THC is lipid soluble and highly protein-bound (95–99%). Its metabolism occurs via the hepatic cytochrome oxidases CYP2C9 and CYP3A4. After metabolism, THC is mostly excreted as hydroxylated and carboxylated metabolites via feces (65%) and urine (20%).4

Hemoptysis is defined as the expectoration of blood originating from the tracheobronchial tree or the pulmonary parenchyma. So far there has been one reported case of fatal alveolar hemorrhage associated with marijuana. The other drugs which have also been associated with hemoptysis are cocaine, bevacizumab, nitrogen dioxide toxicity, Argemone alkaloid-contaminated cooking oil (Dropsy), anticoagulants and antiplatelet agents.

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This case report is based on a 38-year-old male with no past medical history who came for an evaluation due to a cough with hemoptysis and shortness of breath that started immediately after smoking marijuana. The patient was afebrile and his blood pressure was 122/81 mmHg. His heart rate was 79 beats/min and his oxygen saturation was 90% in room air. Examination of his lungs indicated bibasilar rales.

Chest radiograph (Figure 1A) showed increased interstitial markings and chest computed tomography (CT) scans (Figures 2 and 3) showed diffuse ground-glass opacities. An echocardiogram indicated a normal ejection fraction of 66% with no valvular abnormalities. A bronchoscopy with bronchoalveolar lavage (BAL) was initially bloody, but subsequently became clear (Figure 4). BAL cell counts showed leukocytes at 120 cells/mm3, with 98% neutrophils, and red blood cells at 28,250 × 106 cells/mm3. A transbronchial biopsy revealed chronic inflammation. The hemoglobin was 15.8 g/dl, coagulation profile was normal, vasculitis work up consisting of antinuclear antibody, rheumatoid factor, anti-DNA antibody, and antiglomerular basement membrane antibody was negative. The patient's beta natriuretic peptide was 13 pg/ml and his urine toxicology was positive for cannabinoids.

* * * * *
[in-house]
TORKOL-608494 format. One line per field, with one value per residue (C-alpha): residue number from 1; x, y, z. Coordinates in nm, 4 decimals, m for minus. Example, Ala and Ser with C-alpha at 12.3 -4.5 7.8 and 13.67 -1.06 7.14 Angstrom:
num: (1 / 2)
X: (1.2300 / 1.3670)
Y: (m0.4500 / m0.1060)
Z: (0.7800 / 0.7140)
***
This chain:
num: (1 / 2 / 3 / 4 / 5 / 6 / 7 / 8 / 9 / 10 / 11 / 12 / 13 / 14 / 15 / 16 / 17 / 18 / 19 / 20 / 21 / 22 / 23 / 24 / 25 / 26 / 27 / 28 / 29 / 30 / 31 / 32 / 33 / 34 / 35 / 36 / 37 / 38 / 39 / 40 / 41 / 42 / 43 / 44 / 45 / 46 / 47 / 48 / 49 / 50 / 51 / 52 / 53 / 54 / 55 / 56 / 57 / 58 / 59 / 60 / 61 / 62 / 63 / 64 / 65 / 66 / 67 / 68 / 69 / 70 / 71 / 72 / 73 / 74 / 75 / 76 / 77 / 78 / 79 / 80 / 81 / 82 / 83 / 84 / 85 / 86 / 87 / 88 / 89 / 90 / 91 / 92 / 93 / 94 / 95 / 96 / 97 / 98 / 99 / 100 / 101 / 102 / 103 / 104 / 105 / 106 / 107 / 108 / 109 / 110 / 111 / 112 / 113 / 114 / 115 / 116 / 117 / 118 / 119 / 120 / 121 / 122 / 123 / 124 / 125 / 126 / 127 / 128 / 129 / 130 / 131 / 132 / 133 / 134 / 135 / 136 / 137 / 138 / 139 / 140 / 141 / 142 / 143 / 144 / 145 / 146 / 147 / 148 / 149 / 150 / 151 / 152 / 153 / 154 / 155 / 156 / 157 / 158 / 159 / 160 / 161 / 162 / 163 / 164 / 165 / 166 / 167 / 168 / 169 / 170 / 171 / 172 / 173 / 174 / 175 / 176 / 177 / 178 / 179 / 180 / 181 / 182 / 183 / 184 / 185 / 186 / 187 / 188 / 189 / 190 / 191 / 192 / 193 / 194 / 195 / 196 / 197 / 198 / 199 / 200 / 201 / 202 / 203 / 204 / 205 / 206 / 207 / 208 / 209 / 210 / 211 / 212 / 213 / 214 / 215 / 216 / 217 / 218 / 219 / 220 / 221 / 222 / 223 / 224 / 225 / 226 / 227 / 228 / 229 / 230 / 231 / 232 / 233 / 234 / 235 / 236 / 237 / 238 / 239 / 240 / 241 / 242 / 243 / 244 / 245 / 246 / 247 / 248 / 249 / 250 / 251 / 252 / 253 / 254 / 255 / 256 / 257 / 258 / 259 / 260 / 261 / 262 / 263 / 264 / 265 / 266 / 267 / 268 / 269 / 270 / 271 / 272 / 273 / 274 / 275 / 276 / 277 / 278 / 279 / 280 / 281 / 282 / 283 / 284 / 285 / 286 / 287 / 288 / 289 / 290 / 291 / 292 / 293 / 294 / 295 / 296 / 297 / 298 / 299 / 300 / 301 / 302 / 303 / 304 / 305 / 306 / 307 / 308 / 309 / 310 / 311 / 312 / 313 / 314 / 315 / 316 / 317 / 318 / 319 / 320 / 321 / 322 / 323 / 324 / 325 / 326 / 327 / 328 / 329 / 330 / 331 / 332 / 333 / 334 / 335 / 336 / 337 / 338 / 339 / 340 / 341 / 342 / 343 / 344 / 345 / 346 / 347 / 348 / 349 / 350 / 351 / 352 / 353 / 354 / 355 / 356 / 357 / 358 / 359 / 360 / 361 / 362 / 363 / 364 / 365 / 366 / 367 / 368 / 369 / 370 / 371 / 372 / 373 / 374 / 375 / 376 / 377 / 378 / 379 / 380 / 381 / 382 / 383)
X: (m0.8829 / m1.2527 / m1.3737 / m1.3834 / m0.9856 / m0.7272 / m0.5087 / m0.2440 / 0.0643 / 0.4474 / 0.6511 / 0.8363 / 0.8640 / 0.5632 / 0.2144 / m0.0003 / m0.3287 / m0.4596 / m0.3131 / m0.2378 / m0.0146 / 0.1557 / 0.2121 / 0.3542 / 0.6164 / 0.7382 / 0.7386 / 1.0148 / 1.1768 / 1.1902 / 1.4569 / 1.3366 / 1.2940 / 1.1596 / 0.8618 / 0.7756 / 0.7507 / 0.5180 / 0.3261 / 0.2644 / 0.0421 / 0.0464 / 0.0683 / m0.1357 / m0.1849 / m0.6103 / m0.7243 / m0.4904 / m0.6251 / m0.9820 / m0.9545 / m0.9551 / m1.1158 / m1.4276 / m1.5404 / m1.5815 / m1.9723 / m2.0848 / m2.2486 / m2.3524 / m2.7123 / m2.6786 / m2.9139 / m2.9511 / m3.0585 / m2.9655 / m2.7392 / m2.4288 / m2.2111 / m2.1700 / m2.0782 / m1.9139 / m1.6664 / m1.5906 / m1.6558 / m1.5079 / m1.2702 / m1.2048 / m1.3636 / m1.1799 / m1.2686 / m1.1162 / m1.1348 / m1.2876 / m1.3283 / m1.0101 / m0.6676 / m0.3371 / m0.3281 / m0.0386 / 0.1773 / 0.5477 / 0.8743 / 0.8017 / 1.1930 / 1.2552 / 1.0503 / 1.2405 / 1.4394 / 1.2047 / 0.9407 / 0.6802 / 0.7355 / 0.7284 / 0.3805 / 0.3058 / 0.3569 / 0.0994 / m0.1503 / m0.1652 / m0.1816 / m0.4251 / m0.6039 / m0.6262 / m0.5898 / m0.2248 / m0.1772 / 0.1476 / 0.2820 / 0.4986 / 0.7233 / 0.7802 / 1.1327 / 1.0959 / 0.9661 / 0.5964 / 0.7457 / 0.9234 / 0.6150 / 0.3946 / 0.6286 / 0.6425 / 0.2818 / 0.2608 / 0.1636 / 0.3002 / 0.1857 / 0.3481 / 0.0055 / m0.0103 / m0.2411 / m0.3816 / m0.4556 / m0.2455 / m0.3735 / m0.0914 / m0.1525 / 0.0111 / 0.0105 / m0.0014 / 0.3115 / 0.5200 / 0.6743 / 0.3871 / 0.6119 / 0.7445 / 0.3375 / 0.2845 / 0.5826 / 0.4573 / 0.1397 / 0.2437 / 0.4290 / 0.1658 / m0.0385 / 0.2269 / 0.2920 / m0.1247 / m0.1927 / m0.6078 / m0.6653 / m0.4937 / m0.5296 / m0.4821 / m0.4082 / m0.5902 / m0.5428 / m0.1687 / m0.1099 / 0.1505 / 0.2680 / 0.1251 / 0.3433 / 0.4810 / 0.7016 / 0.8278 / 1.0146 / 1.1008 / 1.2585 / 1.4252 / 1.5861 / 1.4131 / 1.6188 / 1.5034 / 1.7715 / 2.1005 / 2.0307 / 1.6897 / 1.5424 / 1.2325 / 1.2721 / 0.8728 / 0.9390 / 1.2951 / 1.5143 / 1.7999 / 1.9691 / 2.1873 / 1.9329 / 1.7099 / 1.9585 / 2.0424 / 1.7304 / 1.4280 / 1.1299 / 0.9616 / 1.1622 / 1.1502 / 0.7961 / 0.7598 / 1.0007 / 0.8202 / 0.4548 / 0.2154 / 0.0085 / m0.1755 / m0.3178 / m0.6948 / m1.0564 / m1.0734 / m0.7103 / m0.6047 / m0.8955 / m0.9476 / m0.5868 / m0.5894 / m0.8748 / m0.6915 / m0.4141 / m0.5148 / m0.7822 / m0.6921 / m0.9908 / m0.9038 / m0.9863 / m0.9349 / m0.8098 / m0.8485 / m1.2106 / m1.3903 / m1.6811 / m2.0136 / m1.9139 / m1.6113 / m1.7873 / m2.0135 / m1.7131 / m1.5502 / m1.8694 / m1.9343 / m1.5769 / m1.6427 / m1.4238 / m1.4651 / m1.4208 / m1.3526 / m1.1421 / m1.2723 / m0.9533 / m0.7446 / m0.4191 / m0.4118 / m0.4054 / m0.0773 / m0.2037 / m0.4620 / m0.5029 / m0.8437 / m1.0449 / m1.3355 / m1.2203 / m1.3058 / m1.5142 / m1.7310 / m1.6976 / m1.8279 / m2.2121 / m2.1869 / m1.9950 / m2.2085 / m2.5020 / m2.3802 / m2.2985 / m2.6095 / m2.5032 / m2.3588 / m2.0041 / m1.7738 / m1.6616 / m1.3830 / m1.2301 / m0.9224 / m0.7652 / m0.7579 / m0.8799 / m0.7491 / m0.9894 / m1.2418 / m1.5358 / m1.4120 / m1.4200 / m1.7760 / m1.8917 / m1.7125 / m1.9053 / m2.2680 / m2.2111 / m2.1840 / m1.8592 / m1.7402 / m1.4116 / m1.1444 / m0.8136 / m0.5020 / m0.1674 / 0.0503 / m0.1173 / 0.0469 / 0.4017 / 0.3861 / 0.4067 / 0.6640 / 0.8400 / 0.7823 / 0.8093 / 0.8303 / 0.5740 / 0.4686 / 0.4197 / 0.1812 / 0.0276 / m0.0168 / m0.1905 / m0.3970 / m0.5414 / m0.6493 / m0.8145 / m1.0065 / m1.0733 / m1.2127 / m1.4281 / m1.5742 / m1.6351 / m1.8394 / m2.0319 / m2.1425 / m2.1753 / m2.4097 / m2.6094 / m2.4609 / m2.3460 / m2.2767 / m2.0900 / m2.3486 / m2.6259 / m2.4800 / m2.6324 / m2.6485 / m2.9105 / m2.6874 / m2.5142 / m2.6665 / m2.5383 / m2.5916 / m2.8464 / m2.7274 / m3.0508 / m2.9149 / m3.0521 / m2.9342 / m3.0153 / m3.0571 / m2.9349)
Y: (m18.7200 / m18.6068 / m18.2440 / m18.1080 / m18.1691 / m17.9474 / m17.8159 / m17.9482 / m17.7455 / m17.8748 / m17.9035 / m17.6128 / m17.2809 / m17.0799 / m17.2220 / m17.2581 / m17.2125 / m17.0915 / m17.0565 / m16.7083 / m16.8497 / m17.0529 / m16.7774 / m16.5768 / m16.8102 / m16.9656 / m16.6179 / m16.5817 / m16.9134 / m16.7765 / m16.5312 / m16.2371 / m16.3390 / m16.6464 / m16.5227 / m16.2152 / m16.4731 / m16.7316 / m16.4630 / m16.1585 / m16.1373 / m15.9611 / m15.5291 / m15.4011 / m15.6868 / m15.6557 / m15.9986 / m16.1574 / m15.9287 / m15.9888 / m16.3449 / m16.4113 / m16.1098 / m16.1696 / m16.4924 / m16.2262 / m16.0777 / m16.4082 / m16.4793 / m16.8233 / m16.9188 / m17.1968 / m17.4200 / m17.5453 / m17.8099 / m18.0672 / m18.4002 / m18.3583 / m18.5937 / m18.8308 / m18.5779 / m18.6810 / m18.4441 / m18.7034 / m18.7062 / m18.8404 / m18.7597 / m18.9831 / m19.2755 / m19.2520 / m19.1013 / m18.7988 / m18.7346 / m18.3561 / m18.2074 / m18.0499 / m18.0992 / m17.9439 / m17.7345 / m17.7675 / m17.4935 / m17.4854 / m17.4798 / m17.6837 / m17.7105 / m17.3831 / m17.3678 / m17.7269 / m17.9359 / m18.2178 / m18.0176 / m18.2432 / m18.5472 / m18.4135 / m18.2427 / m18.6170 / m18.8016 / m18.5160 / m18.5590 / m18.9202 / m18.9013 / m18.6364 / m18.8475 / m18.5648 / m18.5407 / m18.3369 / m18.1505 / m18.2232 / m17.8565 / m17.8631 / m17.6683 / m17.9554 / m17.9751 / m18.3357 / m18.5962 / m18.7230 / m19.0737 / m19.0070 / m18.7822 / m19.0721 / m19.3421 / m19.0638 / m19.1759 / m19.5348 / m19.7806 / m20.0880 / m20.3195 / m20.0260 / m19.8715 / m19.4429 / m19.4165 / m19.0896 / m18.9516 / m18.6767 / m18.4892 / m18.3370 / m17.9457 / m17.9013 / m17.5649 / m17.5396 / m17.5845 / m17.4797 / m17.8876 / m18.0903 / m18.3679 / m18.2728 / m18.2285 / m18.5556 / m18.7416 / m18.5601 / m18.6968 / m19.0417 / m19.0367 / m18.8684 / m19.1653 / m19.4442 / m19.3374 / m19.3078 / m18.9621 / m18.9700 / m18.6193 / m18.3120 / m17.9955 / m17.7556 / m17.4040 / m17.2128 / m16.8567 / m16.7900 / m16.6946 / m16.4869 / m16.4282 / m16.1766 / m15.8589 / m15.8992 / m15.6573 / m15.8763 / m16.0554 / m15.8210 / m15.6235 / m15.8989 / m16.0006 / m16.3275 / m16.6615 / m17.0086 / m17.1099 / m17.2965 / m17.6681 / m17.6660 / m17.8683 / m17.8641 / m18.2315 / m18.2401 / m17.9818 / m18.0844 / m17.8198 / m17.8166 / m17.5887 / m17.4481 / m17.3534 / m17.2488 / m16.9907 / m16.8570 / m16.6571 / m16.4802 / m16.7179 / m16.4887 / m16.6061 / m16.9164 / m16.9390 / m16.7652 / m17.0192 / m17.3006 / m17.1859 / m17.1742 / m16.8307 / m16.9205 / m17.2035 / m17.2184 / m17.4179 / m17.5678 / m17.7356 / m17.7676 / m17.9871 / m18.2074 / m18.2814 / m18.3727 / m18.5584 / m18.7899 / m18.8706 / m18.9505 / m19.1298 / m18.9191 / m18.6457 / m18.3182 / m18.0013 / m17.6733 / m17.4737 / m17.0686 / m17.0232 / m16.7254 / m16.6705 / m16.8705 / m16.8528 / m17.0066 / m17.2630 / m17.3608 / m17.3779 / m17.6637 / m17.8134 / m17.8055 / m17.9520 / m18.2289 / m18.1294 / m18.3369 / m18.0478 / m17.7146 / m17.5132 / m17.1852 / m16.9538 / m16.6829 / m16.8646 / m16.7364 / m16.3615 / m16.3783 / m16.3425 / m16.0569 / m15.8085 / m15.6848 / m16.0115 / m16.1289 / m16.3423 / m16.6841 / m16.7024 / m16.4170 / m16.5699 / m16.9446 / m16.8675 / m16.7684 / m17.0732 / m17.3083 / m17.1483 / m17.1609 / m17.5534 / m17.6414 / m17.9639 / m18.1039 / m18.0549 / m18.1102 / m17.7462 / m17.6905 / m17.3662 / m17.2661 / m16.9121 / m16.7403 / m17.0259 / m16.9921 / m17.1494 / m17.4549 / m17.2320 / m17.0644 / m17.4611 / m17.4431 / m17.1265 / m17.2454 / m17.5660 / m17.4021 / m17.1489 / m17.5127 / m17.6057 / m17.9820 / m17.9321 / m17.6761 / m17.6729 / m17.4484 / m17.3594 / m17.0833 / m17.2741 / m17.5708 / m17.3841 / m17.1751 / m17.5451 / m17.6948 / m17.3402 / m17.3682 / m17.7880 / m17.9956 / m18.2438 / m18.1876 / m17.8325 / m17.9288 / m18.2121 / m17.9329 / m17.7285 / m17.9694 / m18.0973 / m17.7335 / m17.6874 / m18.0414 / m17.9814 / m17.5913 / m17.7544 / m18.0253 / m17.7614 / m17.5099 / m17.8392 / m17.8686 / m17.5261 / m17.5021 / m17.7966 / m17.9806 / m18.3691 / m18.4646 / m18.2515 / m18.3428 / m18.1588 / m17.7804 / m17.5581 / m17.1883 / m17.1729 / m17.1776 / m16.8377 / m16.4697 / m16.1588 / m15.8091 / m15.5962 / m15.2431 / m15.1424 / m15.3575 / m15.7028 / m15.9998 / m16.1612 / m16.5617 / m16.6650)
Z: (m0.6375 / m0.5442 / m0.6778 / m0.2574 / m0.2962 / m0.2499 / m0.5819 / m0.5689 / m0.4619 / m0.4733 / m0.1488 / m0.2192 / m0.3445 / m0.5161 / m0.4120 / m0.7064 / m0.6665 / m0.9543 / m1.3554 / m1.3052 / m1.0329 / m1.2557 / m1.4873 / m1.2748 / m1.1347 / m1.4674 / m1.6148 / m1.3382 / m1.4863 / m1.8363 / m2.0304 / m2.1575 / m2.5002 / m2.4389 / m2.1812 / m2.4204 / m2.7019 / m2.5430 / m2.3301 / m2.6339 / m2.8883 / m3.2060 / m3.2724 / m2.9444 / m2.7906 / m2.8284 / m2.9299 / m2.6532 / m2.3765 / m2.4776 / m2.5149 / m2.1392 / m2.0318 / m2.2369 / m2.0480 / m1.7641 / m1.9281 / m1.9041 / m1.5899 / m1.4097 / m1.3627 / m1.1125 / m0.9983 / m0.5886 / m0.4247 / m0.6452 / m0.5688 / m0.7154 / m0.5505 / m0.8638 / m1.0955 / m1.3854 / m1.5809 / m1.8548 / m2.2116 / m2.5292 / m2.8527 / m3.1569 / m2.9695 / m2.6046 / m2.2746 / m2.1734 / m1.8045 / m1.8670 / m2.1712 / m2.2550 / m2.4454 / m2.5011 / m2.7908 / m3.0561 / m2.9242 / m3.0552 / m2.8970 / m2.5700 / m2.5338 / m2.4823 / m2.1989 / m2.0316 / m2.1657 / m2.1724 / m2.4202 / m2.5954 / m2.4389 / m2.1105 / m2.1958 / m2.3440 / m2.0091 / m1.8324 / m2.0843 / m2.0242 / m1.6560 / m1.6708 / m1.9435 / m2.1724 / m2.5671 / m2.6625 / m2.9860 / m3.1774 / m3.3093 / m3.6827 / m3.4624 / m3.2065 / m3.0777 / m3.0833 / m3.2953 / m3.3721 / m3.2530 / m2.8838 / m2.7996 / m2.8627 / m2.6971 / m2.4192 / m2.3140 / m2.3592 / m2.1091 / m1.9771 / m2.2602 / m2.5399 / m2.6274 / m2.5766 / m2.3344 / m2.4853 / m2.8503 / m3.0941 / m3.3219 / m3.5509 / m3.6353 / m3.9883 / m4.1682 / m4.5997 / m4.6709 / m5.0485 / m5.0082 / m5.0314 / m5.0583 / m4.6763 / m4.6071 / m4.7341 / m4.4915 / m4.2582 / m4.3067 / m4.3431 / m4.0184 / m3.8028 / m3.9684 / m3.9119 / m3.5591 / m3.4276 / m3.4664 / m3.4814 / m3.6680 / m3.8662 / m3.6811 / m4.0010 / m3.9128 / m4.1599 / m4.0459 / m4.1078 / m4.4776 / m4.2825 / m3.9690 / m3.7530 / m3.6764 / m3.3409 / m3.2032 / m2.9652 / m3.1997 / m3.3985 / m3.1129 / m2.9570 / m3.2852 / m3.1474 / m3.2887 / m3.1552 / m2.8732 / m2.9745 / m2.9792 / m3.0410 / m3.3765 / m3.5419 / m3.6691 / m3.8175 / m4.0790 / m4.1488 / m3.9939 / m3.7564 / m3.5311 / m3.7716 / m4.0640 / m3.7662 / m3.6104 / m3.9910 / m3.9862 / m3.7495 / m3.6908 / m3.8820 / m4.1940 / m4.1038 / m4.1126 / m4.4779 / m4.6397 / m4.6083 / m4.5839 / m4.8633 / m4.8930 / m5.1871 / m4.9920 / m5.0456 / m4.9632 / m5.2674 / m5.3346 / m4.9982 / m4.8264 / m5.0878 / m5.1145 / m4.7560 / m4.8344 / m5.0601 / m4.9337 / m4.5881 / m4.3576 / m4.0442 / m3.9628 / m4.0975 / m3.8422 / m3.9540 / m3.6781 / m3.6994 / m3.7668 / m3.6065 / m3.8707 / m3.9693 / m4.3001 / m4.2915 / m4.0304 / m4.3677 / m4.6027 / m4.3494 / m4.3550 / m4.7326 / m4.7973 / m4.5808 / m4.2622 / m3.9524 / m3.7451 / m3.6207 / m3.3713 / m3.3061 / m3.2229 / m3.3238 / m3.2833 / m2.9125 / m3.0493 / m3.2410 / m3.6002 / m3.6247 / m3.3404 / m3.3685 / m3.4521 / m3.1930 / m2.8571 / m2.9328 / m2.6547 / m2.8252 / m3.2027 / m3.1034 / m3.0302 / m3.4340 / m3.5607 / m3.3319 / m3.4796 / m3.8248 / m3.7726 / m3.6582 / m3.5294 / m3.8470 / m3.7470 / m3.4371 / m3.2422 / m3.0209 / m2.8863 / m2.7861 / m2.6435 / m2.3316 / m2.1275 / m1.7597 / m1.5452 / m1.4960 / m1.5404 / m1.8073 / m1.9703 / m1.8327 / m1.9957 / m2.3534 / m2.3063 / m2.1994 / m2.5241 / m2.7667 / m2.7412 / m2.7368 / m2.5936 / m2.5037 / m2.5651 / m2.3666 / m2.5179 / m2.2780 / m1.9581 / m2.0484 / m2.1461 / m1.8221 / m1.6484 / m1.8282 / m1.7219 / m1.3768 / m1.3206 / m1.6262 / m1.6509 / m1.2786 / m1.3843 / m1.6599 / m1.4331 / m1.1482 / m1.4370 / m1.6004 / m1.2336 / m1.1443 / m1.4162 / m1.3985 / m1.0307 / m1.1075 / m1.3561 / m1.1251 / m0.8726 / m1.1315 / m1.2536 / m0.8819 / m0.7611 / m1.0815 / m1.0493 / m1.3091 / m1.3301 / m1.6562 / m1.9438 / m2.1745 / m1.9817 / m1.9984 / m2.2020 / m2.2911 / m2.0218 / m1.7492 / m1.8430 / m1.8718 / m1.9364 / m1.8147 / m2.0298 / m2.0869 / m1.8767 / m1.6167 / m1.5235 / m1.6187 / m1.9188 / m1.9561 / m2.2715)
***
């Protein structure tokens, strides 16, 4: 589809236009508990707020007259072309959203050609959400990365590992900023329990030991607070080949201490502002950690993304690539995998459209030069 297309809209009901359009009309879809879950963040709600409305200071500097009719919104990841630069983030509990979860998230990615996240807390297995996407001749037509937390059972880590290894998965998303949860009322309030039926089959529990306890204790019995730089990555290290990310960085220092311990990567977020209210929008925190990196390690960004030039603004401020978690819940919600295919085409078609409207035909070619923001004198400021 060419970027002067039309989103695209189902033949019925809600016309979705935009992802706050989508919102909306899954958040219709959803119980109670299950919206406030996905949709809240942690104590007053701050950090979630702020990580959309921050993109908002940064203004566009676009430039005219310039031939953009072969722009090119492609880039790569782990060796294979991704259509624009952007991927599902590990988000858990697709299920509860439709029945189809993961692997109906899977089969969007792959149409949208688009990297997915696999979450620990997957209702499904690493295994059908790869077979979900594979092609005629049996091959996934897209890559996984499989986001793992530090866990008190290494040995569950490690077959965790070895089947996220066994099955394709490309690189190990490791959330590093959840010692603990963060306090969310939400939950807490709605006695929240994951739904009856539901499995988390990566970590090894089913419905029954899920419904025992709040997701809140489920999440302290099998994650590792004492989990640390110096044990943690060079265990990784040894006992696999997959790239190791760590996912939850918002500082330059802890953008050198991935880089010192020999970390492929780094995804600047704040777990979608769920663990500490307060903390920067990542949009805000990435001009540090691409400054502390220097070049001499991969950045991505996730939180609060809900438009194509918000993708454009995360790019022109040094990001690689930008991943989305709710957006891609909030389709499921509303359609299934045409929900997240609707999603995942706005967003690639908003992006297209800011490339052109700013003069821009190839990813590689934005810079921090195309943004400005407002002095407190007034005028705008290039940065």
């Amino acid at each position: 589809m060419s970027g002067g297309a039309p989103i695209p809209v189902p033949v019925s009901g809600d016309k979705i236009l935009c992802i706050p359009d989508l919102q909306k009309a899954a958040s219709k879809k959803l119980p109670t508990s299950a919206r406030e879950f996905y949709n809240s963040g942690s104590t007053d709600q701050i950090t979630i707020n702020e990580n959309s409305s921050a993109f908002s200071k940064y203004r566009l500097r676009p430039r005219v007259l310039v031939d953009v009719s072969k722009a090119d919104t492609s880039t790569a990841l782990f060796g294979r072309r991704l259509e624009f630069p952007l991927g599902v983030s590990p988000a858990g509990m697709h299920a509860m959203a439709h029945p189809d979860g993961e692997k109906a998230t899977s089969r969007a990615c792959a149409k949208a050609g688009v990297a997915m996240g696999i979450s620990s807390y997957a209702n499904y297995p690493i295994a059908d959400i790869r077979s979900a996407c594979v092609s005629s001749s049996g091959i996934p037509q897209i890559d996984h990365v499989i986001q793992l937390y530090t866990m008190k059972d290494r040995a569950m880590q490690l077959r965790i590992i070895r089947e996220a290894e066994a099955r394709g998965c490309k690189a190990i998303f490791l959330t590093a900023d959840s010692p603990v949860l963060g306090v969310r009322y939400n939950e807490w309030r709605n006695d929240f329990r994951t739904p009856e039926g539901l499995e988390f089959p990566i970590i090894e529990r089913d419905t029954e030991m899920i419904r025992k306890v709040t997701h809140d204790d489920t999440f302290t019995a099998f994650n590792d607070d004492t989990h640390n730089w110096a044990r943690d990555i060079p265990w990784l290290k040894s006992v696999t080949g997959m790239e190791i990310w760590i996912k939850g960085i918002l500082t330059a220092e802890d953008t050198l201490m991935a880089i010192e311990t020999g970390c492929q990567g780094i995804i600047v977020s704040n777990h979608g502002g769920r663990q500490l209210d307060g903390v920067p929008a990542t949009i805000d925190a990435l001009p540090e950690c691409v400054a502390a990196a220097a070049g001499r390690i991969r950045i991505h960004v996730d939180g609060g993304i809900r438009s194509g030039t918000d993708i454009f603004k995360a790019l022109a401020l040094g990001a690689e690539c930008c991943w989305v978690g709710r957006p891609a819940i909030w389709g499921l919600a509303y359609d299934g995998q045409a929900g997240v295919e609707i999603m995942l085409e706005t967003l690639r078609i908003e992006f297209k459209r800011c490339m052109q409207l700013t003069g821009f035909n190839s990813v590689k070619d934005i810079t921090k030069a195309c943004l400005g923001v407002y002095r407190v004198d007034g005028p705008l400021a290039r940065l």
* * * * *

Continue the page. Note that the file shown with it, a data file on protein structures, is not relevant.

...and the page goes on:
The patient received a dose of furosemide and antibiotics were discontinued as the cultures were negative. Subsequently, his hemoptysis, cough, and shortness of breath resolved and was discharged home with follow-up in the pulmonary clinic. The patient's chest radiograph before discharge demonstrated complete resolution of infiltrates (Figure 1B). This case is a unique case of hemoptysis likely due to marijuana inhalation, as no other possible causes were identified.

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Marijuana has been used therapeutically as an antiemetic, an analgesic, a muscle relaxant, and an appetite stimulant. It has also been utilized for the treatment of amyotrophic lateral sclerosis, multiple sclerosis, and seizures associated with epilepsy. Furthermore, marijuana has antiinflammatory, anxiolytic, hypnotic, and antidepressant effects.5

A United States case–control study showed a simple association between cannabis smoking and head, neck, and lung cancers, but those associations were not significant after controlling for tobacco use.6 A recent epidemiologic review of marijuana and cancer demonstrated an increased risk of testicular cancer among marijuana users with insufficient evidence for cancers at other sites.7